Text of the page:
Stereotactic body radiation therapy (SBRT), also known as stereotactic ablative radiotherapy (SAbR), is often offered as an alternative to surgery for early stage non-small cell lung cancer (NSCLC) patients who are medically inoperable or who decline surgery (1). Virtually all of these patients can receive SBRT despite their medical shortcomings. SBRT has been proven to have a high rate of local control (~90–95%) with limited toxicity, even with long-term follow-up, with the most common recurrences occurring regionally or distantly (2). In a pooled analysis of the STARS and ROSEL trials, which looked at operable Stage I NSCLC patients, SBRT was found to have a higher overall survival of 95% at 3 years compared to patients who had received lobectomy and mediastinal lymph node dissection at 75%, with similar recurrence free survival (3). Patients who had received surgery had more Grade 3 or higher events than the SBRT arms (44% vs. 10%).
An ongoing phase 3 trial, STABLE-MATES, is looking to determine if this overall survival difference will be observed in a larger patient population, when comparing head-to-head sublobar resection vs SBRT with 54 Gy in 3 fractions for early stage peripheral lesions (4). One of the inclusion criteria is whether a patient’s tumor is in a location that will allow for a sublobar resection. Sublobar resection, performed as a wedge resection or segmentectomy, is more akin to SBRT, with recent studies suggesting similar clinical outcomes to lobectomy in certain contexts when accounting for tumor size and location (5-7). This criterion raises an interesting question. What proportion of patients eligible for SBRT are not eligible for sublobar resection due to technical inability to resect the tumor? To date, there is no published literature quantifying this specific parameter which could potentially change clinical trial design and patient eligibility regarding these modalities in the future, as well as specific recommendation for clinical practice guidelines.
We report a novel assessment of early stage NSCLC patients eligible for and treated with SBRT, but who are not amenable to sublobar resection due to technical considerations.
We present the following article in accordance with the STROBE reporting checklist (available at http://dx.doi.org/10.21037/jtd-20-2001).
The study was conducted in accordance with the Declaration of Helsinki (as revised in 2013). The study was approved by the Institutional Review Board at Thomas Jefferson University (Philadelphia, PA; IRB Control # 17D.549) and individual consent for this retrospective analysis was waived.
We identified 137 consecutive patients treated at our institution with SBRT for lung lesions from March 2013 to November 2017. Of these patients, 37 patients were removed from analysis for the following reasons: 33 patients received SBRT for lung metastases and 4 lacked pre-SBRT imaging records. For the remaining 100 patients, we collected diagnostic CT chest images, PET/CT images, SBRT treatment details, and demographic data (Figure 1). Staging was reported per AJCC 7th edition.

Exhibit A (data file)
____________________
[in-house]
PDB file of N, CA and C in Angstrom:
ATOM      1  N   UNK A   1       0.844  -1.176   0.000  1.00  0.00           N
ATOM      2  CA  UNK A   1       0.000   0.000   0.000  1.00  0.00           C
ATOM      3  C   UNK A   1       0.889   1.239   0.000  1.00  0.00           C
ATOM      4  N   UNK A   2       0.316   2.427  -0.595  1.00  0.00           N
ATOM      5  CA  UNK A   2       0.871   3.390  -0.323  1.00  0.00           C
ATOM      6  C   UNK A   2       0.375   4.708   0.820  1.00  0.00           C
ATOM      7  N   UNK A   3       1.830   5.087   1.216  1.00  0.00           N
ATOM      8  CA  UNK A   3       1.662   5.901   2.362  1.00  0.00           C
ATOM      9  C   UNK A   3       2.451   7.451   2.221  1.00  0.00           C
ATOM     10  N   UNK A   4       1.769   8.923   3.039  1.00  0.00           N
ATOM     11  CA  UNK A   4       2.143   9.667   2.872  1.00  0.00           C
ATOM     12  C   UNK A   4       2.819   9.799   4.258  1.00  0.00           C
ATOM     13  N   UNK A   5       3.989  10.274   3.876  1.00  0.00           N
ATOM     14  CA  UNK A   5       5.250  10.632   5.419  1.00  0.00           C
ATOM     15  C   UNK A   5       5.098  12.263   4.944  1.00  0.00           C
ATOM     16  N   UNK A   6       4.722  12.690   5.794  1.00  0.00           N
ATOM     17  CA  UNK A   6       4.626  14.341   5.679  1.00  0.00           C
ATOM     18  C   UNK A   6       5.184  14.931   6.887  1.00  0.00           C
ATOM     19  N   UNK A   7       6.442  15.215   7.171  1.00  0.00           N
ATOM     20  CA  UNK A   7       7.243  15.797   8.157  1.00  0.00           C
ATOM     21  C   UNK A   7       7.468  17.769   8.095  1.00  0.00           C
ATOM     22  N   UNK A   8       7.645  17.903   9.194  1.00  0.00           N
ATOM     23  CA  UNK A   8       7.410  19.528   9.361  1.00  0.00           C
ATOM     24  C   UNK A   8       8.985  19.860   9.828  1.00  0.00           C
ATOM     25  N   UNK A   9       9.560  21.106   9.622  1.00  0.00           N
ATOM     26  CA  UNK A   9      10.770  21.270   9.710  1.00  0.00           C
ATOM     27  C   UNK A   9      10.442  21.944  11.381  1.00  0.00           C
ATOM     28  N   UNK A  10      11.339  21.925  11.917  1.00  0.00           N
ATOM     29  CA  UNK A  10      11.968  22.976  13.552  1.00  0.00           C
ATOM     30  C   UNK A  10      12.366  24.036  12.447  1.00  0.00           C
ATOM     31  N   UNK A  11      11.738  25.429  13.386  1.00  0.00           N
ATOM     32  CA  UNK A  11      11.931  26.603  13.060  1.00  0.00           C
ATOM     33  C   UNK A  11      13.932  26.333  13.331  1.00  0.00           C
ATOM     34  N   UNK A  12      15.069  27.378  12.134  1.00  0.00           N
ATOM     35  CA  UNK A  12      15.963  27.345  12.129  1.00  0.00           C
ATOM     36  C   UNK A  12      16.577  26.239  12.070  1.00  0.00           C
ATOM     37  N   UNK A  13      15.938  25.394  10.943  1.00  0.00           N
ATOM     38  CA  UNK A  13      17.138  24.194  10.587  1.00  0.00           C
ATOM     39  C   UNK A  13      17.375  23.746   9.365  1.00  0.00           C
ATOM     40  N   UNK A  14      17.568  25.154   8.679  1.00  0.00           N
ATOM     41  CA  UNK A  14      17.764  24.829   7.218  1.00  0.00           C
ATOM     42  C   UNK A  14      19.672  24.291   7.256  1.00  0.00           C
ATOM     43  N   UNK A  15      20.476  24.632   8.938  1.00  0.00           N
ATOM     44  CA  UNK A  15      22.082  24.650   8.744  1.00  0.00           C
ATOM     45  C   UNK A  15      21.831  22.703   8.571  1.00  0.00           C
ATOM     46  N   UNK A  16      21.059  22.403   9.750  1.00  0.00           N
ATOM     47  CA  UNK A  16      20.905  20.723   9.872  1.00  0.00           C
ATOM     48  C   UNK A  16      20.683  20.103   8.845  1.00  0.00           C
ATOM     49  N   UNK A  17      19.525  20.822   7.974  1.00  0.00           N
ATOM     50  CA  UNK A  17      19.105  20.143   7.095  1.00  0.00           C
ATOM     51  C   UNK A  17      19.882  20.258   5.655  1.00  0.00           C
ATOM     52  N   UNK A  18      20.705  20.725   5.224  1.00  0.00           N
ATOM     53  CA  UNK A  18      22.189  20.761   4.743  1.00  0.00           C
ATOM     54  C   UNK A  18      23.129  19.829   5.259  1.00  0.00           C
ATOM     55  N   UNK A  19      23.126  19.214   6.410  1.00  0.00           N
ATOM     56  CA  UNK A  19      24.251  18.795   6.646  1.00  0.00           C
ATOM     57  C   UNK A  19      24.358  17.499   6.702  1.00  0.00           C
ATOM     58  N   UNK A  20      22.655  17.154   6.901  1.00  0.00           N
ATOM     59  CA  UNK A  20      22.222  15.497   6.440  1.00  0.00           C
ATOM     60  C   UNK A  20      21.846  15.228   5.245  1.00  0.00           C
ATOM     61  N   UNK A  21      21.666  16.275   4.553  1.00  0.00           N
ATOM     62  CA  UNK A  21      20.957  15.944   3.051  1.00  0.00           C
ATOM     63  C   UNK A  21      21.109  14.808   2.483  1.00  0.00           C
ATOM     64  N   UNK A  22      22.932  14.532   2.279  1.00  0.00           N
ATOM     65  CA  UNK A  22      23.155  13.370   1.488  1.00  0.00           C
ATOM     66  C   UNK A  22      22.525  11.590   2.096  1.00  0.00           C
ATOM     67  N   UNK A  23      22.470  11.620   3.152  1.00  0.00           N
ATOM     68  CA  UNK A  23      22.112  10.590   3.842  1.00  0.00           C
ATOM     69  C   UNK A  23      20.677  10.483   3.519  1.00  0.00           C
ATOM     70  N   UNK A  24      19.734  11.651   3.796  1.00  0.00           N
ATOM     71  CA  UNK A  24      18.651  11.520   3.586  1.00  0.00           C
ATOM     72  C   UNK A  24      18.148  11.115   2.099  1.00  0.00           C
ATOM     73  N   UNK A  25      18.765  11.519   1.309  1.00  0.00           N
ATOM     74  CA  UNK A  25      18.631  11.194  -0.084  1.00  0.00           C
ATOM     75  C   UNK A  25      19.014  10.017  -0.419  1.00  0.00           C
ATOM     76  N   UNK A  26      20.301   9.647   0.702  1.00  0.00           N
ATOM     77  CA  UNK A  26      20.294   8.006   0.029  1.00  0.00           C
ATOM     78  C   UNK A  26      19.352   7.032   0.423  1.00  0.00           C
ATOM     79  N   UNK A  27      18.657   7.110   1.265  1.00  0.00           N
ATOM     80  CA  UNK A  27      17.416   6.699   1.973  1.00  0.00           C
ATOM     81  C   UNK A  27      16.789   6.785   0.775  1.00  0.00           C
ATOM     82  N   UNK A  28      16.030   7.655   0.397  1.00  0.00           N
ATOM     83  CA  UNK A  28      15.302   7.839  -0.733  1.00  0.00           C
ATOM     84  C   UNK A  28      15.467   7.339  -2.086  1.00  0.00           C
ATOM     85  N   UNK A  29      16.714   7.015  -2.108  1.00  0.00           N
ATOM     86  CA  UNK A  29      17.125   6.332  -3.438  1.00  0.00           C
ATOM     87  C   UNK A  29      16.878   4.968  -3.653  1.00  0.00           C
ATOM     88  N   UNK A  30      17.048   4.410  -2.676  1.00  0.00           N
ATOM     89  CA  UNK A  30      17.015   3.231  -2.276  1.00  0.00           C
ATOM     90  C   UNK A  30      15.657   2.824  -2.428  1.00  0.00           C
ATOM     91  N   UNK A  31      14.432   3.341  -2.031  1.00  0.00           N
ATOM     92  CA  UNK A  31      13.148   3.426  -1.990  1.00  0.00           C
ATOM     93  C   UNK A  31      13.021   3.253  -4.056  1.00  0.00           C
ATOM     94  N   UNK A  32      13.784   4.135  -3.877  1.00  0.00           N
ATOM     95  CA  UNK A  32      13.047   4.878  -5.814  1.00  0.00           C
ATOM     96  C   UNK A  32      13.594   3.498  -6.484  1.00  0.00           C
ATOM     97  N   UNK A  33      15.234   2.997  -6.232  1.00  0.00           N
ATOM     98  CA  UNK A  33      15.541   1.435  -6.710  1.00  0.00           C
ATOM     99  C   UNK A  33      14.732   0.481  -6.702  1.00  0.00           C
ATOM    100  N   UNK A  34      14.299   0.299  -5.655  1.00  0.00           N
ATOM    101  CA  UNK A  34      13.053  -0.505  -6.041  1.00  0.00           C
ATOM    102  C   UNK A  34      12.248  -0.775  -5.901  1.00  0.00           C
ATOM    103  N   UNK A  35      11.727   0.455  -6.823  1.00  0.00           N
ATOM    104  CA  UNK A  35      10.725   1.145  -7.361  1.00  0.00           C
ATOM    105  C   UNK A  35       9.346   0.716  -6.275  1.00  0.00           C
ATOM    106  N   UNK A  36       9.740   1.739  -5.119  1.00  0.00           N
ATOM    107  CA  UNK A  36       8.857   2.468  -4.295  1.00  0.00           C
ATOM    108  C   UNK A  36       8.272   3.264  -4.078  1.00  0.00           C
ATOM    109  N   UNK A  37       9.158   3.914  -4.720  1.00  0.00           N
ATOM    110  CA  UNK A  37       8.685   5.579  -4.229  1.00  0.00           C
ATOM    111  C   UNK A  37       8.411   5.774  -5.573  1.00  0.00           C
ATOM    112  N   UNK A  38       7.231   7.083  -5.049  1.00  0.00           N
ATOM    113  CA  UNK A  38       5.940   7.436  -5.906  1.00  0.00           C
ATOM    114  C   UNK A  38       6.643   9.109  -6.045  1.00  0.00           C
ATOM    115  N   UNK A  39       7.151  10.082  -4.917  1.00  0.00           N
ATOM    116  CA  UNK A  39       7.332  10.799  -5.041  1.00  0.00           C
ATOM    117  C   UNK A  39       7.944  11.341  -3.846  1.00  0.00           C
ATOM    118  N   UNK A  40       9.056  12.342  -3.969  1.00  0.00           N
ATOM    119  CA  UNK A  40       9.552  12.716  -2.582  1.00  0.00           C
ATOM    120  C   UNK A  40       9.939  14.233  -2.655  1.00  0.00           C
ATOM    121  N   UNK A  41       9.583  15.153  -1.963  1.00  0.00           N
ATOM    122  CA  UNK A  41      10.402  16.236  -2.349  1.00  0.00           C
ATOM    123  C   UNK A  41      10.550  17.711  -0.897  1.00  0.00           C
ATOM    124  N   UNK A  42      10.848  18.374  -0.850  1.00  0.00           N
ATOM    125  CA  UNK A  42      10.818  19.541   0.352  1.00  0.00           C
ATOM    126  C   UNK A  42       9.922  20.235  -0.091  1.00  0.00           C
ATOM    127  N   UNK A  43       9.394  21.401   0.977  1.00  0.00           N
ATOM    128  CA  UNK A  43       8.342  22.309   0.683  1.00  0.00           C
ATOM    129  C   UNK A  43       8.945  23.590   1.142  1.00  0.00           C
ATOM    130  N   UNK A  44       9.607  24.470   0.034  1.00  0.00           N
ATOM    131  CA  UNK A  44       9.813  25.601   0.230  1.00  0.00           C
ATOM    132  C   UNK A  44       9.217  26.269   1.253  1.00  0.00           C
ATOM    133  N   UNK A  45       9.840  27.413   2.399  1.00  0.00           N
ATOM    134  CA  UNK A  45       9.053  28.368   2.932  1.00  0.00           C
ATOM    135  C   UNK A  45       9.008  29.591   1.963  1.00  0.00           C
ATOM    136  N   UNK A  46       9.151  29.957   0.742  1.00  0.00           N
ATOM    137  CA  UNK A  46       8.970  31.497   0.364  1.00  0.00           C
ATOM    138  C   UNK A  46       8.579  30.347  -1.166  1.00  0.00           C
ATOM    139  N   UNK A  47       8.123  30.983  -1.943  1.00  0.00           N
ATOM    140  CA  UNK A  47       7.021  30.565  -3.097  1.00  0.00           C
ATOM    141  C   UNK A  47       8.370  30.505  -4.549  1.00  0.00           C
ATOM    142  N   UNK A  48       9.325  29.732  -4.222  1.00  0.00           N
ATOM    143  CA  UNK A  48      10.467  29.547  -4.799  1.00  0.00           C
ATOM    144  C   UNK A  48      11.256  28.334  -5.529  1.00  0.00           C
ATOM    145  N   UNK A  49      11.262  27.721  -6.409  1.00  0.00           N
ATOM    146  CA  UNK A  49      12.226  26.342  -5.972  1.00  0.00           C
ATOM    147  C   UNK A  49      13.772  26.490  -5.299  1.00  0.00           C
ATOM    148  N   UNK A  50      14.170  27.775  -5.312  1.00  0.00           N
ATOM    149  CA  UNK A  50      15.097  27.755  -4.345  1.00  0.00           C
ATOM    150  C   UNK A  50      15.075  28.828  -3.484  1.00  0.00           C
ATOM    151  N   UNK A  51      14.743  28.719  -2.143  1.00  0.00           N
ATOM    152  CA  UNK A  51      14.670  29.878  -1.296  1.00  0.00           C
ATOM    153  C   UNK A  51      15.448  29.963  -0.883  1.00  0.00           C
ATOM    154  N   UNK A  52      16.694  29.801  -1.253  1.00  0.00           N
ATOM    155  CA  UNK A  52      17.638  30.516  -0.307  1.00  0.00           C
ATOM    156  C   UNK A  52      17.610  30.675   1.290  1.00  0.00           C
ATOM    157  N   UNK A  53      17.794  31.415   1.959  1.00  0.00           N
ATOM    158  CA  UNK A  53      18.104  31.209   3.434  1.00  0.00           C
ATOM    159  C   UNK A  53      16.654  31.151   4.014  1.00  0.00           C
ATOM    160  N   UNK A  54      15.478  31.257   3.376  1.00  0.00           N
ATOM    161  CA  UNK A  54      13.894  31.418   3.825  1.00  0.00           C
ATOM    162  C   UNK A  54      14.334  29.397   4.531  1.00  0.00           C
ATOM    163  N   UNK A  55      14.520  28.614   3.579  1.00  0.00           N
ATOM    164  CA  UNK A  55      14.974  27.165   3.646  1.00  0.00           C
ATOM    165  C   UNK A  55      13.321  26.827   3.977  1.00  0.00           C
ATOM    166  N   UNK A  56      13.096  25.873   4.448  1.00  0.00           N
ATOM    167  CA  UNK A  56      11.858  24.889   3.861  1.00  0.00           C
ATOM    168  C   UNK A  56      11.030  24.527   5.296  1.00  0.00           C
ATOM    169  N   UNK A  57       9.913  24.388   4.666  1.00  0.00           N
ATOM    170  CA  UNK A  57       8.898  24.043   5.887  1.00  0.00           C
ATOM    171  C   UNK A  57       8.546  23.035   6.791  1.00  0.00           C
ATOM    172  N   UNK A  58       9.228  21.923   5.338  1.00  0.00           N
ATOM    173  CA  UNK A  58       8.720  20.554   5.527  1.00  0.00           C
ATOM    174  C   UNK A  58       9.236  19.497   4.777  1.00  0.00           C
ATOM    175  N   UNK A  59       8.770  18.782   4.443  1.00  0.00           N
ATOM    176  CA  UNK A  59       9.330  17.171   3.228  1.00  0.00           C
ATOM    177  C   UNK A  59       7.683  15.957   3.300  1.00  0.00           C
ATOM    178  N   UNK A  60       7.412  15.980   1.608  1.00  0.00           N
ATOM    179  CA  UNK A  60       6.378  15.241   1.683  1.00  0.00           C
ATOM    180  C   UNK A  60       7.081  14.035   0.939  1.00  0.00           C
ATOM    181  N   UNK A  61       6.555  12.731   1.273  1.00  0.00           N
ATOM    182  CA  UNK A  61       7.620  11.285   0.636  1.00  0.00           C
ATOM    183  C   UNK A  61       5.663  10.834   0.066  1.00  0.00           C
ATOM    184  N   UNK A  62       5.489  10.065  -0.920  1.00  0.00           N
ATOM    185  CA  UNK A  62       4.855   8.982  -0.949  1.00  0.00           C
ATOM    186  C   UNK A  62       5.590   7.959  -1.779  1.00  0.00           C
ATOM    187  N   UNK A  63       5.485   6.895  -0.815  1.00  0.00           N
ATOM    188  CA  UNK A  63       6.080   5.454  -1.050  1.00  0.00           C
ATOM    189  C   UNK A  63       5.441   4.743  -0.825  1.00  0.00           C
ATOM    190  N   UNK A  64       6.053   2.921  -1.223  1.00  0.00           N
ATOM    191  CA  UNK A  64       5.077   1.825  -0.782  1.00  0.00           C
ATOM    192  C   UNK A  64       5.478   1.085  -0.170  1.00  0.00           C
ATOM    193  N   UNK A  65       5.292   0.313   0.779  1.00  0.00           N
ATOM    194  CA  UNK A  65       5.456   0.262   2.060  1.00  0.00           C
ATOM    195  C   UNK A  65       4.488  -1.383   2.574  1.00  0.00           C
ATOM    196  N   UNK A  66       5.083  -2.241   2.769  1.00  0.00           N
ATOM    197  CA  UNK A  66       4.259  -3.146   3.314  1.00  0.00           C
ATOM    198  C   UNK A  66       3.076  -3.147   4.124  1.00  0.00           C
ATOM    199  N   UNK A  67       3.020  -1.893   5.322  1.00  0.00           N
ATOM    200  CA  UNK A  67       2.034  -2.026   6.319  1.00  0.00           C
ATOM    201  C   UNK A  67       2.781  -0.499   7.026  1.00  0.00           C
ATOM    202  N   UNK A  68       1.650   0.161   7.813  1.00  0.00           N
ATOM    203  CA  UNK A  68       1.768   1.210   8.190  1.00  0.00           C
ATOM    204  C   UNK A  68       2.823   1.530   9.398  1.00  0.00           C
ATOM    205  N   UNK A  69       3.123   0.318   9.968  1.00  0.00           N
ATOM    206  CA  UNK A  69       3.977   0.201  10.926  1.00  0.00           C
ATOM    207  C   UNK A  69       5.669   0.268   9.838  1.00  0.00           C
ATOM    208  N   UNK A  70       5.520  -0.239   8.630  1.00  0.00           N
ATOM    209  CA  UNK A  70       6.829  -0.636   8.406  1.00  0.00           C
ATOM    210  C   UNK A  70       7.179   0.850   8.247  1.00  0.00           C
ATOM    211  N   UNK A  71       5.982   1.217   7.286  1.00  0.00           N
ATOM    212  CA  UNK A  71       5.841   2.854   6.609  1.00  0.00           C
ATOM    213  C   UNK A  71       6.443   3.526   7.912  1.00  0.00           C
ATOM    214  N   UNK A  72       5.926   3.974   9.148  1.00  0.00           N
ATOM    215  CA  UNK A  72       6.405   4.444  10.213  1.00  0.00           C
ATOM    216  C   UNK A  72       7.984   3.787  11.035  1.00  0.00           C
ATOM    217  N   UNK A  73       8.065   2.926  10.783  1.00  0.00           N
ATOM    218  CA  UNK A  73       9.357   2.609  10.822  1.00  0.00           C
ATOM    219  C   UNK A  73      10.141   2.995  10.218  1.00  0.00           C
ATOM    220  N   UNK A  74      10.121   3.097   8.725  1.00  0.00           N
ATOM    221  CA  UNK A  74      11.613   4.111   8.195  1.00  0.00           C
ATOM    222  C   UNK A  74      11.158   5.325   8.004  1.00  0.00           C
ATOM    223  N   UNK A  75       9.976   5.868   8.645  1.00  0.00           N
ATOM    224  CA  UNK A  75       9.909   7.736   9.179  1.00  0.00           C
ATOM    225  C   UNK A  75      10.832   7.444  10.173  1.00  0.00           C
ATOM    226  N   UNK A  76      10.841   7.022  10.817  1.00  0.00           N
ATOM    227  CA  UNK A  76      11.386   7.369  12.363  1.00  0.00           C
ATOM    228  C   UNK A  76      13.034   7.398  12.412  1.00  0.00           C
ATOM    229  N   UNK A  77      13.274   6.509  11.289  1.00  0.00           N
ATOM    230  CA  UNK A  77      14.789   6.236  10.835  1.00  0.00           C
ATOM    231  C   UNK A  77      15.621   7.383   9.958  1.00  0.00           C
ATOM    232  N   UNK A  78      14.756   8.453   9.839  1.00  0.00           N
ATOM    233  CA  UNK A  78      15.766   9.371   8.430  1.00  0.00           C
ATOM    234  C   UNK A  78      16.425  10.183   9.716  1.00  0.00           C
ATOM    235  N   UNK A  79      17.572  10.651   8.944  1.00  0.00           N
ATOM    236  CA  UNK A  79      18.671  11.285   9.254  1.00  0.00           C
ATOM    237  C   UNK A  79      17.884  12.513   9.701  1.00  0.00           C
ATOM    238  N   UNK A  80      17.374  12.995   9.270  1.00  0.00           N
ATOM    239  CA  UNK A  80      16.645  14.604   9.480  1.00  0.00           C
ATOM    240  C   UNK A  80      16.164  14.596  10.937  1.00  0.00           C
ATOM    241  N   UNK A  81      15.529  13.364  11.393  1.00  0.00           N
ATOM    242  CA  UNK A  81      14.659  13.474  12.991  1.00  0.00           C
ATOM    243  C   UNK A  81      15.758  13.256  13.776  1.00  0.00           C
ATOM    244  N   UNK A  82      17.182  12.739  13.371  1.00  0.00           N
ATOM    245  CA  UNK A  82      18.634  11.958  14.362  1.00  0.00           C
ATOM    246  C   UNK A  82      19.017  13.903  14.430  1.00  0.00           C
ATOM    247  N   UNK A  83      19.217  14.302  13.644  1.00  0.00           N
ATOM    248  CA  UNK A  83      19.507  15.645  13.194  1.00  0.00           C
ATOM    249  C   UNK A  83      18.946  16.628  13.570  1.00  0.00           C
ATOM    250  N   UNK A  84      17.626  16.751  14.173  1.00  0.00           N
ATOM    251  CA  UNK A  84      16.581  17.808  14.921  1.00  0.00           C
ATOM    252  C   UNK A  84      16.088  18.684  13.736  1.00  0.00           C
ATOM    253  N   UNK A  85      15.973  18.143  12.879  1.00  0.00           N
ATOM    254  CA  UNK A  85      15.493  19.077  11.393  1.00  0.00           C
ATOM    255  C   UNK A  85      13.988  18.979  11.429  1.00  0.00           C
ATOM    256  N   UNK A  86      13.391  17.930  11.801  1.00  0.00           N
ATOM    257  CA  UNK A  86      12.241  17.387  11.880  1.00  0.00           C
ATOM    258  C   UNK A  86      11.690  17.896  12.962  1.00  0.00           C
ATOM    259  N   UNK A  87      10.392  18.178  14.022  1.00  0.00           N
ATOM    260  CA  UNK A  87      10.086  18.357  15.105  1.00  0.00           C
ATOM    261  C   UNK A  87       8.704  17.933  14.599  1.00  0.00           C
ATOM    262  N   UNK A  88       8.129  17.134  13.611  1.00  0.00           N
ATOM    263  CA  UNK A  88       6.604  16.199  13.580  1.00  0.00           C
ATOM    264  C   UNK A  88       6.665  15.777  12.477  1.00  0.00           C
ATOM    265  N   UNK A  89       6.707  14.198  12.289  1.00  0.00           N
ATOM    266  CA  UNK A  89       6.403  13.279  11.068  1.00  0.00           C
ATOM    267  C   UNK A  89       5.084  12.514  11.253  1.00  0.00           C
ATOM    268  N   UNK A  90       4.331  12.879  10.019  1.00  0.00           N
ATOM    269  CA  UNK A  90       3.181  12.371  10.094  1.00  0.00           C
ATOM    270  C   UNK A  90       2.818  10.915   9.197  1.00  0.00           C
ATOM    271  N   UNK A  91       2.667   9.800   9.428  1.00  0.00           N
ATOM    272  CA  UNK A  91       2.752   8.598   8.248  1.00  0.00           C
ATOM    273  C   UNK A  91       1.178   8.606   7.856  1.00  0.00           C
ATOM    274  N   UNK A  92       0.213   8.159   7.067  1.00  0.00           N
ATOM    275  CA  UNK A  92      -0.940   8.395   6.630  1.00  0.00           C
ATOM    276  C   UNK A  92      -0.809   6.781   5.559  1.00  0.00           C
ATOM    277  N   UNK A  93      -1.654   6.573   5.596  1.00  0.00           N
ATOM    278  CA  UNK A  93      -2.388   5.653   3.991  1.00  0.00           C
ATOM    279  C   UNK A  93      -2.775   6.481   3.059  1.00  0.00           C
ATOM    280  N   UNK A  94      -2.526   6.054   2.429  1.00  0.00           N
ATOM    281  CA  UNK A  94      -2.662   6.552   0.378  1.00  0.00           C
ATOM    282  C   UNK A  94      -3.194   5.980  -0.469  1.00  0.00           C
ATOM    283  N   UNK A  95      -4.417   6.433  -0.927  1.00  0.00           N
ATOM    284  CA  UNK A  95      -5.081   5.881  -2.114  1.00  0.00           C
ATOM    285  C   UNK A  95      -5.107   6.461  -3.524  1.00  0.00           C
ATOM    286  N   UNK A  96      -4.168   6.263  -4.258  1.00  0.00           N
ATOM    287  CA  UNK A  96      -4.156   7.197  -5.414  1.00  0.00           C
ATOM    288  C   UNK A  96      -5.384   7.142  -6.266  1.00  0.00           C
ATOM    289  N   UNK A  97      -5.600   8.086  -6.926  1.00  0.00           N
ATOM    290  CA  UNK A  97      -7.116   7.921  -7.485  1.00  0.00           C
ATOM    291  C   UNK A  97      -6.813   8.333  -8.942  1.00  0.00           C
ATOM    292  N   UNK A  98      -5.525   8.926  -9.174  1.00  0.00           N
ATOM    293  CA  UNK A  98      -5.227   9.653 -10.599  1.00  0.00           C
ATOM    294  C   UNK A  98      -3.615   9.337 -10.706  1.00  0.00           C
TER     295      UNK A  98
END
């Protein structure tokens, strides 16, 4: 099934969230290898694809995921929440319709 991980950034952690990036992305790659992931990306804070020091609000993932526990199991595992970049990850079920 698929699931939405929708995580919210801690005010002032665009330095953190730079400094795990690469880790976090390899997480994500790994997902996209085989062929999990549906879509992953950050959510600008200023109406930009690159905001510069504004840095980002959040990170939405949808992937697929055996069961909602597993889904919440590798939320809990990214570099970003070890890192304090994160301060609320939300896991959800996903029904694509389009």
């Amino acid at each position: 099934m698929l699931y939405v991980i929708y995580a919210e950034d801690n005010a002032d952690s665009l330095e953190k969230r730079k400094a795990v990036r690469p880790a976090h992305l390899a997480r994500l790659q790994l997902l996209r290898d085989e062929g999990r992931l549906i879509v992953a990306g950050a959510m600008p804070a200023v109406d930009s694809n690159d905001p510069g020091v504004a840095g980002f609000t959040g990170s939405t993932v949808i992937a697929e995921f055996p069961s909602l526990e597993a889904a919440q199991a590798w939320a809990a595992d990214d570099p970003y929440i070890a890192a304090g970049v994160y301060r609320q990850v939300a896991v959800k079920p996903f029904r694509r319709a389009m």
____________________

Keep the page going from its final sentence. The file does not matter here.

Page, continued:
Two experienced board-certified thoracic surgeons, with 7 and 11 years of practice and performing 80 to 100 surgeries per year for stage I NSCLC at time of study, independently reviewed each patient’s anonymized pre-SBRT diagnostic CT chest scans along with corresponding PET/CT images when available. With each patient review, the thoracic surgeons filled out a customized survey which was created with input from radiation oncologists and thoracic surgeons to evaluate technical feasibility of a sublobar resection of primary lung lesions (Figure 2). This survey asked questions on the following:
- Ability to identify the lung tumor in question (yes/no);
- Technical feasibility of any sublobar resection (yes/no);
- Technical feasibility of wedge resection (yes/no);
- Technical feasibility of segmentectomy (yes/no).
Surgeons were asked to provide the best answer to each of the questions. If the surgeons answered “no” to question #III, they were further prompted to provide reasons for not being able to perform wedge resection including:
- The tumor is too deep within the lung;
- Inadequate margin due to tumor size;
- Inadequate margin due to tumor location;
- The tumor is too small to be palpable;
- Other (free-form response).
Similarly, if the surgeons answered “no” to question #IV, then reasons against segmentectomy included:
- The tumor is not clearly confined to one segment;
- Inadequate margin due to tumor size;
- Inadequate margin due to tumor location;
- Segmental anatomy is not clear on imaging;
- Other (free-form response).
- κ ≤0 as indicating no agreement;
- 0.01≥ κ ≤0.20 as none to slight;
- 0.21≥ κ ≤0.40 as fair;
- 0.41≥ κ ≤0.60 as moderate;
- 0.61≥ κ ≤0.80 as substantial and;
- 0.81≥ κ ≤1.00 as almost perfect agreement.
For reasons against technical feasibility of wedge resection (question #IV) or segmentectomy (question #VI), we examined interrater agreement analysis for patients where both Surgeon #1 and Surgeon #2 were in consensus that the lesion was not amenable to wedge resection or segmentectomy. In the event that a surgeon provided multiple responses for a lesion, interrater analysis was determined through partial agreement. For example, if Surgeon #1 responds ‘i’ and Surgeon #2 responds ‘i/ii’, we consider the second response to be ‘i’ and thus qualify as a match to the first response. On the other hand, If Surgeon #1 responds ‘i’ and Surgeon #2 responds ‘ii/iii’, then we would consider the second response to be ‘ii’ (or ‘iii’) and not qualify as a match to the first answer.
Summary statistics were performed for baseline demographics, tumor characteristics, and surgeon-provided reasons against sublobar resection techniques. Statistics were analyzed with R (version 3.5.1).
Of the 100 patients, 57% were female and 43% were male. Median age at SBRT was 75 years (range, 52–95 years) and median KPS was 80 (range, 40–100). The majority of patients (61%) had stage IA1, T1a tumors, followed by stage IA2, T1b (22%), and stage IB, T2a (17%).
Individual surgeon responses